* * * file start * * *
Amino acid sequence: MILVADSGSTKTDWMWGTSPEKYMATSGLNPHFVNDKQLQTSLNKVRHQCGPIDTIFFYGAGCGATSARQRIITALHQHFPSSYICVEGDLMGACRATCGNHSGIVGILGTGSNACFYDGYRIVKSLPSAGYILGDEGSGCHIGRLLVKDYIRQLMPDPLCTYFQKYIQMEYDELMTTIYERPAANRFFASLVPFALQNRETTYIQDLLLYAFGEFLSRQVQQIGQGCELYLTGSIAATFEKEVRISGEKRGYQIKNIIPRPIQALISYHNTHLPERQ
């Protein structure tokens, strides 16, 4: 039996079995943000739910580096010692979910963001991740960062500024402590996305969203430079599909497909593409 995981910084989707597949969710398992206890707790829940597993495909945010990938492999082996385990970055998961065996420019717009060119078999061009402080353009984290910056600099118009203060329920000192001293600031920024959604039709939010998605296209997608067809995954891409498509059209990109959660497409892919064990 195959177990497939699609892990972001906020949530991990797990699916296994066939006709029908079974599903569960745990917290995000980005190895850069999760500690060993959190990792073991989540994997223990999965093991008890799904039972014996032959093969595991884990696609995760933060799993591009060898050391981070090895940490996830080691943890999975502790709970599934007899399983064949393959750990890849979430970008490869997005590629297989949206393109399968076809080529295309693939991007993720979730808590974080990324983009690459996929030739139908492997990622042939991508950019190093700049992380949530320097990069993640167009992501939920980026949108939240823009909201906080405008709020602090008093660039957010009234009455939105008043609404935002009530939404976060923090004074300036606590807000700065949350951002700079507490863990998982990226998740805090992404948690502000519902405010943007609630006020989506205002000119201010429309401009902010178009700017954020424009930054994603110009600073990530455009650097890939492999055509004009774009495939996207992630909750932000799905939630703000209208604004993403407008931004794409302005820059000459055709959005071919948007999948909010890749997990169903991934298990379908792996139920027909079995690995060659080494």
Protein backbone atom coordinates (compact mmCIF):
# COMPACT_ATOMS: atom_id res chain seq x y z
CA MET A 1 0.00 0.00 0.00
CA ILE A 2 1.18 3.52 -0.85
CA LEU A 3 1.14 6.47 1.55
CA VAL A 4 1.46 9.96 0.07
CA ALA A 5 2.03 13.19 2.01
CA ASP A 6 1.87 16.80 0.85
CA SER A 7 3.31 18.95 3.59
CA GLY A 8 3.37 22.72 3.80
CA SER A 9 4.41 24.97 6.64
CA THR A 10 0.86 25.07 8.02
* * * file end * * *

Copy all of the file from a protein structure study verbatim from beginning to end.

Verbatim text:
Amino acid sequence: MILVADSGSTKTDWMWGTSPEKYMATSGLNPHFVNDKQLQTSLNKVRHQCGPIDTIFFYGAGCGATSARQRIITALHQHFPSSYICVEGDLMGACRATCGNHSGIVGILGTGSNACFYDGYRIVKSLPSAGYILGDEGSGCHIGRLLVKDYIRQLMPDPLCTYFQKYIQMEYDELMTTIYERPAANRFFASLVPFALQNRETTYIQDLLLYAFGEFLSRQVQQIGQGCELYLTGSIAATFEKEVRISGEKRGYQIKNIIPRPIQALISYHNTHLPERQ
């Protein structure tokens, strides 16, 4: 039996079995943000739910580096010692979910963001991740960062500024402590996305969203430079599909497909593409 995981910084989707597949969710398992206890707790829940597993495909945010990938492999082996385990970055998961065996420019717009060119078999061009402080353009984290910056600099118009203060329920000192001293600031920024959604039709939010998605296209997608067809995954891409498509059209990109959660497409892919064990 195959177990497939699609892990972001906020949530991990797990699916296994066939006709029908079974599903569960745990917290995000980005190895850069999760500690060993959190990792073991989540994997223990999965093991008890799904039972014996032959093969595991884990696609995760933060799993591009060898050391981070090895940490996830080691943890999975502790709970599934007899399983064949393959750990890849979430970008490869997005590629297989949206393109399968076809080529295309693939991007993720979730808590974080990324983009690459996929030739139908492997990622042939991508950019190093700049992380949530320097990069993640167009992501939920980026949108939240823009909201906080405008709020602090008093660039957010009234009455939105008043609404935002009530939404976060923090004074300036606590807000700065949350951002700079507490863990998982990226998740805090992404948690502000519902405010943007609630006020989506205002000119201010429309401009902010178009700017954020424009930054994603110009600073990530455009650097890939492999055509004009774009495939996207992630909750932000799905939630703000209208604004993403407008931004794409302005820059000459055709959005071919948007999948909010890749997990169903991934298990379908792996139920027909079995690995060659080494």
Protein backbone atom coordinates (compact mmCIF):
# COMPACT_ATOMS: atom_id res chain seq x y z
CA MET A 1 0.00 0.00 0.00
CA ILE A 2 1.18 3.52 -0.85
CA LEU A 3 1.14 6.47 1.55
CA VAL A 4 1.46 9.96 0.07
CA ALA A 5 2.03 13.19 2.01
CA ASP A 6 1.87 16.80 0.85
CA SER A 7 3.31 18.95 3.59
CA GLY A 8 3.37 22.72 3.80
CA SER A 9 4.41 24.97 6.64
CA THR A 10 0.86 25.07 8.02